Post test: Net Promoter Score (NPS)

Net Promoter Score (NPS) is used as a metric of customer loyalty and it correlates well with standard measures of user satisfaction such as SUS (see System Usability Scale (SUS)). NPS is easy to understand and measure, but has limitations for understanding and evaluating UX when used in isolation and it’s best used to assess overall customer satisfaction with an entire company or service, or at least with an entire product, not e.g. lower-level details of a redesign. However, it can be part of different metrics to measure during your user testing, especially if your organization already are measuring NPS on released products (read: you have a great benchmark), and a good way to secure buy-in for usability and UX from upper management.

When using NPS, you ask your participants: ‘How likely are you to recommend this website/product/service to a friend/relative/colleague?’

The participants score this on a scale from 0-10.

The answers fall into three categories depended on the score:

  • 9 - 10 : Promoters this indicates high satisfaction and a strong likelihood to recommend
  • 7 - 8 : Passives this indicates moderate satisfaction and low likelihood to recommenced
  • 0 - 6 : Detractors this indicates dissatisfaction and likelihood to criticism

NPS is calculated by subtracting the percentage of detractors from the percentage of promoters, note that the passives are included in the total number of participants, but else those contributions are not used. All calculations are automatically done in Preely.

As stated in the beginning, NPS has limitations when being used as a usability/UX metric, and it should never stand alone.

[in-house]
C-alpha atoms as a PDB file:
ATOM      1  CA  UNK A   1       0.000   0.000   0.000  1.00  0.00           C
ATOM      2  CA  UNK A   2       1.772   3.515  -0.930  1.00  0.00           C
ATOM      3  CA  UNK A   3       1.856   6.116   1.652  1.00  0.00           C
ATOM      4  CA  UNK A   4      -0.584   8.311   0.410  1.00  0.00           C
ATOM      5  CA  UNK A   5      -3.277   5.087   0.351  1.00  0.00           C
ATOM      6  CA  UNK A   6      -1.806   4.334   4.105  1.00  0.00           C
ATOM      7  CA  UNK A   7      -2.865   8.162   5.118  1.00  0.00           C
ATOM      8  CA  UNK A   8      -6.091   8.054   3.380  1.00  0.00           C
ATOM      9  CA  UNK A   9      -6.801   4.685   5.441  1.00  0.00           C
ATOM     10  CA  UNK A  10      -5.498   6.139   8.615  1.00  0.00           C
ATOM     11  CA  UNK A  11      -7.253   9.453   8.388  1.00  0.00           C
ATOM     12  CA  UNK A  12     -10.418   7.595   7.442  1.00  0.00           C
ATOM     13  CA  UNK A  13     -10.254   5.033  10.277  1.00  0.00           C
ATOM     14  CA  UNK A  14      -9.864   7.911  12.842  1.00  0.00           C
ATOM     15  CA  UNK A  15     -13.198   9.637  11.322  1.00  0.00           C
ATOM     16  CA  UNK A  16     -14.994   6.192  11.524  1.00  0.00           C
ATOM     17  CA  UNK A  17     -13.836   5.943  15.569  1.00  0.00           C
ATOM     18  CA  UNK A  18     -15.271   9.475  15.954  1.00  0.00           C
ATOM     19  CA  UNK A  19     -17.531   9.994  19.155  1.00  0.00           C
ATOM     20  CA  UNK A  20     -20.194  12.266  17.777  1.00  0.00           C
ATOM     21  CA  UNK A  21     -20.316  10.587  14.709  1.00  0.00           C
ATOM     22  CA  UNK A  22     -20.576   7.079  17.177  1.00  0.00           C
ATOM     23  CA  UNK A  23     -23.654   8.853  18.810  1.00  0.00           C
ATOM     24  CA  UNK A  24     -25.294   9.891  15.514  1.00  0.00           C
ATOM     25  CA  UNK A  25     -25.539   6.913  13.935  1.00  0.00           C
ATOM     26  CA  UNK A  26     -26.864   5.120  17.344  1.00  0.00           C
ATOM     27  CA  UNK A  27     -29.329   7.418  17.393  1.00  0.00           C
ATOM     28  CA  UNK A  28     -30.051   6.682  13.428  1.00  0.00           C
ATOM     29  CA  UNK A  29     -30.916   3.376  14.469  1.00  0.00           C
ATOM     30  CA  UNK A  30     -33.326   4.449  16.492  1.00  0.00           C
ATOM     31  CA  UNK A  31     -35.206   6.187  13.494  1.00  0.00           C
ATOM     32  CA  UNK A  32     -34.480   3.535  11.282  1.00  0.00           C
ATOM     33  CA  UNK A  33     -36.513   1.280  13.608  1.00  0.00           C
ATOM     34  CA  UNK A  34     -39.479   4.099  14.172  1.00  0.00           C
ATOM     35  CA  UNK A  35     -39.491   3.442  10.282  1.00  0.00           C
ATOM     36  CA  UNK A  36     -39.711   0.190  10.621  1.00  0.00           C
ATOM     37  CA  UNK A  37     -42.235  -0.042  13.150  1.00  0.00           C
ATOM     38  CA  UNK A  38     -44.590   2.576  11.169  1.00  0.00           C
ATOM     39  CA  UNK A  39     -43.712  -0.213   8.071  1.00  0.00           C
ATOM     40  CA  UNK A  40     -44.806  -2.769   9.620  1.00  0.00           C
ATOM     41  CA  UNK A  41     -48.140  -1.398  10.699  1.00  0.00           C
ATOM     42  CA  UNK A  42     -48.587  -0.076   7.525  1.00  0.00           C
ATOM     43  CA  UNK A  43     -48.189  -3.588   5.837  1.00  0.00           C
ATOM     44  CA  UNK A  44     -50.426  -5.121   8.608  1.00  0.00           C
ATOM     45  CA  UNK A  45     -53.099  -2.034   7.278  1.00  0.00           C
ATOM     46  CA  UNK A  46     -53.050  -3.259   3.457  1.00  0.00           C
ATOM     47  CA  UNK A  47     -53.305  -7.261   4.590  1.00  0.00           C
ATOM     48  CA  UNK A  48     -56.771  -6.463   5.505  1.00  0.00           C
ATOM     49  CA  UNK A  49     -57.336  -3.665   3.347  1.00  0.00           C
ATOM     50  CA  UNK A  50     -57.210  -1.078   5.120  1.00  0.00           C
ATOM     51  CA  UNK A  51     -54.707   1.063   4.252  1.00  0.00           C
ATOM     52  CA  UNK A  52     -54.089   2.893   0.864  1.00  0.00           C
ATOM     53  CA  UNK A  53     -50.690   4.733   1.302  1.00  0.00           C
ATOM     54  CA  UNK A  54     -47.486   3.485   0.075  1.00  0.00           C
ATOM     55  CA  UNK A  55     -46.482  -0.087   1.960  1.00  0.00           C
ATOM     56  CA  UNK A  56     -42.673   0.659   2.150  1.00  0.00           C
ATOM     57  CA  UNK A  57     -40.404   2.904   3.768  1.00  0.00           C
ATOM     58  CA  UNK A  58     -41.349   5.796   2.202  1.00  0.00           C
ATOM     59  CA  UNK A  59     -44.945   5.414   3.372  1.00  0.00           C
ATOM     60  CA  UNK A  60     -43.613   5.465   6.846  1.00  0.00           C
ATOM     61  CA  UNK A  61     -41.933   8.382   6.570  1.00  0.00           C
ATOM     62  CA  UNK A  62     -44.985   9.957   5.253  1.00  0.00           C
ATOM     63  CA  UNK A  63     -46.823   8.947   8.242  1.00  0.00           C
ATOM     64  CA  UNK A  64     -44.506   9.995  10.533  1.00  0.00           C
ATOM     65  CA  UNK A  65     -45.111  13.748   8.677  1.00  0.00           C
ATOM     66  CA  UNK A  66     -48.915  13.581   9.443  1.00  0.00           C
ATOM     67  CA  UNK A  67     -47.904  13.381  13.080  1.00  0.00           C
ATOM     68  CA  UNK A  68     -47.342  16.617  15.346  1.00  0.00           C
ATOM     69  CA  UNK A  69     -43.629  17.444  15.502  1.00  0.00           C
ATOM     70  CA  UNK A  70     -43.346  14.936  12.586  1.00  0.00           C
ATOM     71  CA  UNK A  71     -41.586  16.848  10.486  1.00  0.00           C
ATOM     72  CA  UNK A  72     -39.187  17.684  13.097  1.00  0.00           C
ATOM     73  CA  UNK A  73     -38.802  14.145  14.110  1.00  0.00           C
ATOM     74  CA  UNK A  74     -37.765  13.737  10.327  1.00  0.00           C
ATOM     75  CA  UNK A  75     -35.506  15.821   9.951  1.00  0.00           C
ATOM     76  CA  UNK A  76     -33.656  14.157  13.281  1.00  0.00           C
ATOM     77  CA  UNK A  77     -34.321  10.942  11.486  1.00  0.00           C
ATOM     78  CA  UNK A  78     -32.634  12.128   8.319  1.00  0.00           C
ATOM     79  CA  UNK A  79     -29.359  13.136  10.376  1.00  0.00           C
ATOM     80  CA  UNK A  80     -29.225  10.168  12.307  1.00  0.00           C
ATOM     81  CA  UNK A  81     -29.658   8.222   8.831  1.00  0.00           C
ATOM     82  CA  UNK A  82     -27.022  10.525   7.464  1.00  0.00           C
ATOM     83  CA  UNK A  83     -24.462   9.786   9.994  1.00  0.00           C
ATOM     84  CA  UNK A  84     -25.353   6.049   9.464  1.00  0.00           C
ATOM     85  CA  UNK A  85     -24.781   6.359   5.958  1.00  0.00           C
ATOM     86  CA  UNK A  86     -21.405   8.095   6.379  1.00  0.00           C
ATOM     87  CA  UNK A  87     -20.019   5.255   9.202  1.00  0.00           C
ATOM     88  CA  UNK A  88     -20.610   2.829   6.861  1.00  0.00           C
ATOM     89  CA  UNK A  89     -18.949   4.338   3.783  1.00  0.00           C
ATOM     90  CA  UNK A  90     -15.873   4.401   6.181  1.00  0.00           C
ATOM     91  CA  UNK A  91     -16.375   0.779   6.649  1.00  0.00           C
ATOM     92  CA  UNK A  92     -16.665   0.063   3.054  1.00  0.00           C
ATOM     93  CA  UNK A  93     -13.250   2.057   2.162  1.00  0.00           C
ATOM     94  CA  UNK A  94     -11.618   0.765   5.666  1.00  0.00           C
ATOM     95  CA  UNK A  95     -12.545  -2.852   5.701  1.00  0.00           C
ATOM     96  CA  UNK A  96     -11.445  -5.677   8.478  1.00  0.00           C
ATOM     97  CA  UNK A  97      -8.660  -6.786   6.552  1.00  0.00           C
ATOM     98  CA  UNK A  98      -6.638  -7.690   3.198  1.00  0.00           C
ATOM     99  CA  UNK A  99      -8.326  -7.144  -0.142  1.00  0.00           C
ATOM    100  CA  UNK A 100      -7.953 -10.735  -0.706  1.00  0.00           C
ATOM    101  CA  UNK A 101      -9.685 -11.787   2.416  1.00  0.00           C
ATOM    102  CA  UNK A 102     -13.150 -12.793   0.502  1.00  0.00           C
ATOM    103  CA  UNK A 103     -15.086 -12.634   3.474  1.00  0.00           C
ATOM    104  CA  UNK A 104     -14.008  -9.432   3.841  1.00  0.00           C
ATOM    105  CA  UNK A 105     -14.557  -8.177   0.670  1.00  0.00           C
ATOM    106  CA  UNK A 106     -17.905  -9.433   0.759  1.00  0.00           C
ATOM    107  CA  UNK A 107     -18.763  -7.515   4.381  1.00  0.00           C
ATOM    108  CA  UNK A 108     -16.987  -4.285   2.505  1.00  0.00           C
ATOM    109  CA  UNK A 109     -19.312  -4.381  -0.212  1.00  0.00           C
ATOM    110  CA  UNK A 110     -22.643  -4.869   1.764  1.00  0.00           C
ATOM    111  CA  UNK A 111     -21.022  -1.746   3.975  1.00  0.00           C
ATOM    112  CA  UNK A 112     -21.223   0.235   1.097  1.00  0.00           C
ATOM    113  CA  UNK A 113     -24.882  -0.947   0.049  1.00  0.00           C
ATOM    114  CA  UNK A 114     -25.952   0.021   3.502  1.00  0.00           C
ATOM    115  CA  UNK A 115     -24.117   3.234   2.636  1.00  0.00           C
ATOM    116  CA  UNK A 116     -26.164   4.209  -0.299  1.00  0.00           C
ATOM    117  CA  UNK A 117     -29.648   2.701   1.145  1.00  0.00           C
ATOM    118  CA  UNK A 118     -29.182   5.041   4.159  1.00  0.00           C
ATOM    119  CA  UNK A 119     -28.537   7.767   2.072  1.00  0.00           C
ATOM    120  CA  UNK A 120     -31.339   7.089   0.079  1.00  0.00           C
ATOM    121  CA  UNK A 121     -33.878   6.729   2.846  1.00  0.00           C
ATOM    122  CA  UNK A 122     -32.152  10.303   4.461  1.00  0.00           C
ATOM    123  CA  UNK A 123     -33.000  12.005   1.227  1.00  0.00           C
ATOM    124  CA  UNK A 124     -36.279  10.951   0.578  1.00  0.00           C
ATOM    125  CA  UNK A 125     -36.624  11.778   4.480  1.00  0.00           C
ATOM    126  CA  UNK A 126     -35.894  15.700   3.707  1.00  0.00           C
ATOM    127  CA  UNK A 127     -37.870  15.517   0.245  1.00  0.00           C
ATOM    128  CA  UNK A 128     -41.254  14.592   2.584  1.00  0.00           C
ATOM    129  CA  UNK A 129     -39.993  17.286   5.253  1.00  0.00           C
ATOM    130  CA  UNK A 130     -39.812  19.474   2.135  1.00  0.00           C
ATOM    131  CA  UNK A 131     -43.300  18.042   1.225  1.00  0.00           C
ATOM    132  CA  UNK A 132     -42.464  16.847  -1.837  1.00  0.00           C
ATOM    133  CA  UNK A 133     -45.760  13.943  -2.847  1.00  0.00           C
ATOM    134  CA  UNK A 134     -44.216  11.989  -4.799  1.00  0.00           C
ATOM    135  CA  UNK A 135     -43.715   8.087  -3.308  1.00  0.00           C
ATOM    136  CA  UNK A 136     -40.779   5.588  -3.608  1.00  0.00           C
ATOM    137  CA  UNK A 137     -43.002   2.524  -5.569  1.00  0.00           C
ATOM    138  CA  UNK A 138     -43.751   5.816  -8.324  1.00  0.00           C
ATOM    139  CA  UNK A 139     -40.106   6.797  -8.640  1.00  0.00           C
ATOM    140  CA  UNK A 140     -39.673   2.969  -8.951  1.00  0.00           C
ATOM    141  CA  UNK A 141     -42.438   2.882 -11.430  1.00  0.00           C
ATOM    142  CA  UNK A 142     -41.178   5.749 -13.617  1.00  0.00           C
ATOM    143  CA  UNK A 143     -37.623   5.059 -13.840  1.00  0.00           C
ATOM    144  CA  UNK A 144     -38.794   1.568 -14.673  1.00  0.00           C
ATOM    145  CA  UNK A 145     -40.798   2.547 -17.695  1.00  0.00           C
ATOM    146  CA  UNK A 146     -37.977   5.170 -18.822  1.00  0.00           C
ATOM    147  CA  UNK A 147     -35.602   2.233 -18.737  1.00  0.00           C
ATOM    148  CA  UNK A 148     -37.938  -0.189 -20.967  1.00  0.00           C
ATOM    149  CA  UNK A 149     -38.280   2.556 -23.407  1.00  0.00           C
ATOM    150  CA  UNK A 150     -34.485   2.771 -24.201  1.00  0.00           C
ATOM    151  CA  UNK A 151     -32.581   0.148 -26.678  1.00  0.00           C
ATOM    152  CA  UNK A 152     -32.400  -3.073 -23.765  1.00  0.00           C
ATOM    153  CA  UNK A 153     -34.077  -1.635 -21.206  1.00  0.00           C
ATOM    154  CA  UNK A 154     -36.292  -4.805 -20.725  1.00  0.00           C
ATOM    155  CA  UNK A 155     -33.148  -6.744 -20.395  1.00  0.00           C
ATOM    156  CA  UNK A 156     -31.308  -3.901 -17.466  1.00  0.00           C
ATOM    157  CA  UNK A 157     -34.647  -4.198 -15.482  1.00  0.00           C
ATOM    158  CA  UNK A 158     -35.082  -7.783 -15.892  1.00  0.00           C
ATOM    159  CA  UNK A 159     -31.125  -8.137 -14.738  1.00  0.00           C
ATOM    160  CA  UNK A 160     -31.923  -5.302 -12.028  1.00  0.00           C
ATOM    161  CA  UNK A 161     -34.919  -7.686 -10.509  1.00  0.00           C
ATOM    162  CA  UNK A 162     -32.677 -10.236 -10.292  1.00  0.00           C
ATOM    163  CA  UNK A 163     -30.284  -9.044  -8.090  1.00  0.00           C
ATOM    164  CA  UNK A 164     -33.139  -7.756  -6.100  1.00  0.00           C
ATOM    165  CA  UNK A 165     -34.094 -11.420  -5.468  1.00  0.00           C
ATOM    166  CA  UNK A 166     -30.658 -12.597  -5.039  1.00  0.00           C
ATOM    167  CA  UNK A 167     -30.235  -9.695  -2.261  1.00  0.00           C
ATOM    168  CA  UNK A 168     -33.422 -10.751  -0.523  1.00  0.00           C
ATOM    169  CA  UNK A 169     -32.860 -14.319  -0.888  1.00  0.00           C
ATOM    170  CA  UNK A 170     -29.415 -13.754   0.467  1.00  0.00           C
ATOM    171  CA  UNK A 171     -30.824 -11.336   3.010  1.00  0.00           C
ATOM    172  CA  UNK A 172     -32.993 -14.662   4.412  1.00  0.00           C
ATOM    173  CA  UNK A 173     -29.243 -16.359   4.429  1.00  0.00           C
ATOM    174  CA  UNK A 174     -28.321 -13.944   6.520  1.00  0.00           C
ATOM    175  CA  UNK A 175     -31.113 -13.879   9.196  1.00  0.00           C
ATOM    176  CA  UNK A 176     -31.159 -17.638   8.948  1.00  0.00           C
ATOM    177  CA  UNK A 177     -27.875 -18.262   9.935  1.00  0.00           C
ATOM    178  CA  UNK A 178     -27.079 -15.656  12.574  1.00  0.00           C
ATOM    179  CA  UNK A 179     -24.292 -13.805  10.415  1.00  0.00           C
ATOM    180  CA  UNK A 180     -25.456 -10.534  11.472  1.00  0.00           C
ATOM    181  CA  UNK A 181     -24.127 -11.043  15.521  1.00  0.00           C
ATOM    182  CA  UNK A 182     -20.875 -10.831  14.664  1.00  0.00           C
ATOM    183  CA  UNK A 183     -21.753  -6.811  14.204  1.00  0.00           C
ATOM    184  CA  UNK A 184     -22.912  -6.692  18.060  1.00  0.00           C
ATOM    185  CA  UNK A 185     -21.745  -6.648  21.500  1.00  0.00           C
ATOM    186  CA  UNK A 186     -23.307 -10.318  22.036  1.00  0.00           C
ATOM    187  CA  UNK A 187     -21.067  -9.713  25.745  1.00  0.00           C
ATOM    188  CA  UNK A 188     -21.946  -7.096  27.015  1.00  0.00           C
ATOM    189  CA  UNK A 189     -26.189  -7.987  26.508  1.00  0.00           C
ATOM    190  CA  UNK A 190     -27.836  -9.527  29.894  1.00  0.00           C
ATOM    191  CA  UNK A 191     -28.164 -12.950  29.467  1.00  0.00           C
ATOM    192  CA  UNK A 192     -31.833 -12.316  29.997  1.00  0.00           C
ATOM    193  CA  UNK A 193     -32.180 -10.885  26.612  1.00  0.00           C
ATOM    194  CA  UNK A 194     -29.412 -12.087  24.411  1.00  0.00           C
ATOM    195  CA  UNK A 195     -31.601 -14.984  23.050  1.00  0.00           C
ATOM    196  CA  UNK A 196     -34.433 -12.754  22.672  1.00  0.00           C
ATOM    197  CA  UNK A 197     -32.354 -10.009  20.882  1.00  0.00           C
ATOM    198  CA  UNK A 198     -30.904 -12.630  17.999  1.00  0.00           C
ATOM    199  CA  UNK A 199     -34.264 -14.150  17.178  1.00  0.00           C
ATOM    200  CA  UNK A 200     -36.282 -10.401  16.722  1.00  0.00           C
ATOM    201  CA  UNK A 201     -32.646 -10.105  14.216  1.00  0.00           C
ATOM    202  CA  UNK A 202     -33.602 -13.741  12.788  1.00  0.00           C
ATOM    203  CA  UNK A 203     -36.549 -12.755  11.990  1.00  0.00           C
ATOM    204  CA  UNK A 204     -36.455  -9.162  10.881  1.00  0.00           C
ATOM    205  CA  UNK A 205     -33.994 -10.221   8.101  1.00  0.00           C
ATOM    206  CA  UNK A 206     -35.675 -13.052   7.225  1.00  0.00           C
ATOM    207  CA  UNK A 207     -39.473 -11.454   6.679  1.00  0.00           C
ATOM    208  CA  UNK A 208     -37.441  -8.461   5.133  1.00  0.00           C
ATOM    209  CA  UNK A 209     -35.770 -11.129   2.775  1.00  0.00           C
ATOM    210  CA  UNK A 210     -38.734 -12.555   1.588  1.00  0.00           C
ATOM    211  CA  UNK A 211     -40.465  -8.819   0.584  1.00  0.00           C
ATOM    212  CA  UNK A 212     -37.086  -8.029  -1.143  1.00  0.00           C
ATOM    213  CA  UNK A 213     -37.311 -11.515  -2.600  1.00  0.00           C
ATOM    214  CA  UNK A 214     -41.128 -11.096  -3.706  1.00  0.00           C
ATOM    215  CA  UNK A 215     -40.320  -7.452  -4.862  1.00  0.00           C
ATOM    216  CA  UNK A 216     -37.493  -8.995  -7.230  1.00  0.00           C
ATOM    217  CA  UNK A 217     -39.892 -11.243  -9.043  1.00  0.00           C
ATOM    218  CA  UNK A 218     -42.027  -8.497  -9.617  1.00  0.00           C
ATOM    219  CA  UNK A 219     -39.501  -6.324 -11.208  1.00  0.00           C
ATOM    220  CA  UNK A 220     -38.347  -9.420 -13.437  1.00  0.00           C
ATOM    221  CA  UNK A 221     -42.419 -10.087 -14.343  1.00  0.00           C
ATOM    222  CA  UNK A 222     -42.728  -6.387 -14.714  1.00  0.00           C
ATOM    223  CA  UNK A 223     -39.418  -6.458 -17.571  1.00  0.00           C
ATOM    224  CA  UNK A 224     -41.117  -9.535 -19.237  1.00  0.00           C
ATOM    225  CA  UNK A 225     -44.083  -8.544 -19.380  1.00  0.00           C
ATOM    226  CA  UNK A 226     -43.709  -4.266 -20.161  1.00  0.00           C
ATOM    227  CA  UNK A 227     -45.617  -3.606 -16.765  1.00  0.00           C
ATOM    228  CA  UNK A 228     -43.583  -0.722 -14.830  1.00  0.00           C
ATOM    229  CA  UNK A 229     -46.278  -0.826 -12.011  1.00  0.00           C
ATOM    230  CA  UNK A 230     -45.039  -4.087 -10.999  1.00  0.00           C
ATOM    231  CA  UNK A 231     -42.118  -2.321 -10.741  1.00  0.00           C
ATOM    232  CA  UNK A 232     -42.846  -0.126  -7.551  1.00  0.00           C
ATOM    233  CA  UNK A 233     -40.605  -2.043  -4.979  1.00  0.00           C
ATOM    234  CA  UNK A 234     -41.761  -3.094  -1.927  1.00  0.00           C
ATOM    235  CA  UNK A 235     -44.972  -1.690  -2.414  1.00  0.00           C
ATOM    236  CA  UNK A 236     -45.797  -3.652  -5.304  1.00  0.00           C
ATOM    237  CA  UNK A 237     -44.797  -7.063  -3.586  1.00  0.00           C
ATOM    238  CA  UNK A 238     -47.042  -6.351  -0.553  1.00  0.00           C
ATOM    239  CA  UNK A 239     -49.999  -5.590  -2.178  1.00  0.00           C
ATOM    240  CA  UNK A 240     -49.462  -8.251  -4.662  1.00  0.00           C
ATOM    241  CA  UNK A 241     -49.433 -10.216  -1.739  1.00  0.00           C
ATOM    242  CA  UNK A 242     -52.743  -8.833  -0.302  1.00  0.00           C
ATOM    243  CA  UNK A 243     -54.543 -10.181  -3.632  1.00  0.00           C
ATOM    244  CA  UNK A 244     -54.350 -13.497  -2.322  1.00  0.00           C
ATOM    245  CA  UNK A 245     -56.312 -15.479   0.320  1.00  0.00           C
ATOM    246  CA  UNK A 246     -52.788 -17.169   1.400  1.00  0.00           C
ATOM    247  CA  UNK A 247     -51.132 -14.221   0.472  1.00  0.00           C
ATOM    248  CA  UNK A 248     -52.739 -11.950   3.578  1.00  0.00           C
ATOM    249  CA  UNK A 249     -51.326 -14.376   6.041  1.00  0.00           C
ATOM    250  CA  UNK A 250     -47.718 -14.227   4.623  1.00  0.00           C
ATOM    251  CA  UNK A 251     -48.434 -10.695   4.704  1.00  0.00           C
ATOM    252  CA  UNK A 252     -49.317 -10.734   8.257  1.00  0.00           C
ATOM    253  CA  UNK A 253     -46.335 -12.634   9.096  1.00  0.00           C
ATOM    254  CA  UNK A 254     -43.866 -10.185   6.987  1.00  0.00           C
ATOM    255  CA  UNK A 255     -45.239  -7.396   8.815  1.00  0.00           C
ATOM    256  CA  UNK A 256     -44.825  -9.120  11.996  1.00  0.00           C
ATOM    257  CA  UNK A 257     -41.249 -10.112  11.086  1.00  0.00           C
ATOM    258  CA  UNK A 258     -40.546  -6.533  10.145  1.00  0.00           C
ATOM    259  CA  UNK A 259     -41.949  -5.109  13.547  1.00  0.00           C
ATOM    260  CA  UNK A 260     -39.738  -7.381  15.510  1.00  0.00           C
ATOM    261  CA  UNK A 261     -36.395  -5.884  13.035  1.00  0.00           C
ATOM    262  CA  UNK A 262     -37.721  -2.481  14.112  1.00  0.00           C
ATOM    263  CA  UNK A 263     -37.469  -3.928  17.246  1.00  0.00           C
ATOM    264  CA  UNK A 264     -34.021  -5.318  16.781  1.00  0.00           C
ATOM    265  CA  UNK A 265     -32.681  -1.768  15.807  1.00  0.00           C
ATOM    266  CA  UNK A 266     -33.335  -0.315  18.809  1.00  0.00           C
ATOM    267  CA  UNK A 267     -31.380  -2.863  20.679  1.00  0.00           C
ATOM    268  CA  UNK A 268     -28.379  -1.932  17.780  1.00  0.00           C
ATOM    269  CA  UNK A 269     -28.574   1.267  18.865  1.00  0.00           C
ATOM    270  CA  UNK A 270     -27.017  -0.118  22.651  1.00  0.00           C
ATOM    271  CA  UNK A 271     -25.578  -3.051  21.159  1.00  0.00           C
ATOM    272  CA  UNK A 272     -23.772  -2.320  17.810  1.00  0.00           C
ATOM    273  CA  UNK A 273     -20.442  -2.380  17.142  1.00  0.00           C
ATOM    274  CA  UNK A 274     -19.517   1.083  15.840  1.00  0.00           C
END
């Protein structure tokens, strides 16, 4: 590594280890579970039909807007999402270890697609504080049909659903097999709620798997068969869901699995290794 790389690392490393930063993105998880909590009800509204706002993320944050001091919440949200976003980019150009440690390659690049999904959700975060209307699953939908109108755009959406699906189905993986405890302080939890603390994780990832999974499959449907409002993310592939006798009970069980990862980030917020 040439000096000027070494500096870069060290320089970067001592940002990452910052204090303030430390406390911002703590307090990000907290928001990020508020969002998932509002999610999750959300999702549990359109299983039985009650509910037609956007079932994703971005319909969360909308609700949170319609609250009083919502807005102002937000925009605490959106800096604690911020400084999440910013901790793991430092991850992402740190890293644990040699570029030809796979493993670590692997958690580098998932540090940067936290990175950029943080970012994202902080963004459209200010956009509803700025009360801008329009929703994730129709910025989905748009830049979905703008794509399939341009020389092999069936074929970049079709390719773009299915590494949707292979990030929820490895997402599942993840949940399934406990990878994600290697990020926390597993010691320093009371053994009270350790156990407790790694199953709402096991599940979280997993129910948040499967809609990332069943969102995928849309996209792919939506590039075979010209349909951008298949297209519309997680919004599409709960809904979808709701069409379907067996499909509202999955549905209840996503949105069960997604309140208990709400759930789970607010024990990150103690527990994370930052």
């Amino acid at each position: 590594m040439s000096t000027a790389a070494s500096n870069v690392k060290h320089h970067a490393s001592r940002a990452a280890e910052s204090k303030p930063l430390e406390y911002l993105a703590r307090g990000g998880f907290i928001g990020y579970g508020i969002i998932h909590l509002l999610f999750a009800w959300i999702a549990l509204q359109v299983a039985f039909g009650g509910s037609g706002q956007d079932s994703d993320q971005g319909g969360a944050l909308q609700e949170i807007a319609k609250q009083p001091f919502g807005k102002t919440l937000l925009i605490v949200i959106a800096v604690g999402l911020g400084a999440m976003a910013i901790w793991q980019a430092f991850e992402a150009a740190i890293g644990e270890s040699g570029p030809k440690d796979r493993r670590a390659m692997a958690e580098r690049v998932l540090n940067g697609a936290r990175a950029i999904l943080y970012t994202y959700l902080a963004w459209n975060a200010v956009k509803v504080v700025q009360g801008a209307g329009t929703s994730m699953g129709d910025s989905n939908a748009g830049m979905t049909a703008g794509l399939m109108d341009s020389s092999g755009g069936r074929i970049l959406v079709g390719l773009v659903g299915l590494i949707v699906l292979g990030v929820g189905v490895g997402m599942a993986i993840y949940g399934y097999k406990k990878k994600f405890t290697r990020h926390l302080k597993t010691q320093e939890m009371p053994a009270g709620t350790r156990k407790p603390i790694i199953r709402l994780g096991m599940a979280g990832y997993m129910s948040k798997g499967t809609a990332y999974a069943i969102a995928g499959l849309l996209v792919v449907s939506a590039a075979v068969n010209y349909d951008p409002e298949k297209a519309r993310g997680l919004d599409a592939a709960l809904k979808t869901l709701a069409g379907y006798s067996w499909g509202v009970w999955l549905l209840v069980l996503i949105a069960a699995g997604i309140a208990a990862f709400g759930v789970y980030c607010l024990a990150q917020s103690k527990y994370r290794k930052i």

Step-by-step guide to setting up NPS in Preely

When you have sat up your prototype and task in Preely. You can add NPS as 'Answer type' to a question.

Step 1. Ask questions
Click 'Insert element' and choose 'Add question'. Then fill in the questions with 'How likely are you to recommend this website/product/service to a friend/relative/colleague?' and choose 'Rating' as answer type and choose Net Promoter Score (NPS). Set the labels to: Not likely at all - Extreemly likely.

Limitations of NPS:

  • NPS is a marketing tool and it does not capture the full picture of usability
  • NPS is a subjective score and sometimes participants will struggle during the test, but still give fairly high score
  • NPS is a quantitative metric, hence it can give you an indicator on how your concept or product is doing, but not answer why it’s the case (however you can add a follow-up and have them elaborate their rating)
  • Again NPS is a quantitative score, so you need a large enough sample size (see Sample Size)
  • A lot of information is ignored due to data being divided into three groups (promoters, passives, and detractors) and passives being completely ignored
  • You’ll not be able to use NPS to track minor UX improvements

A final note - do not get disappointed if your company’s overall NPS remains flat, even though you have made great usability and UX improvements. It’s hard to move the needle much on overall customer loyalty. That is why you need to use more usability and UX metrics to measure user satisfaction.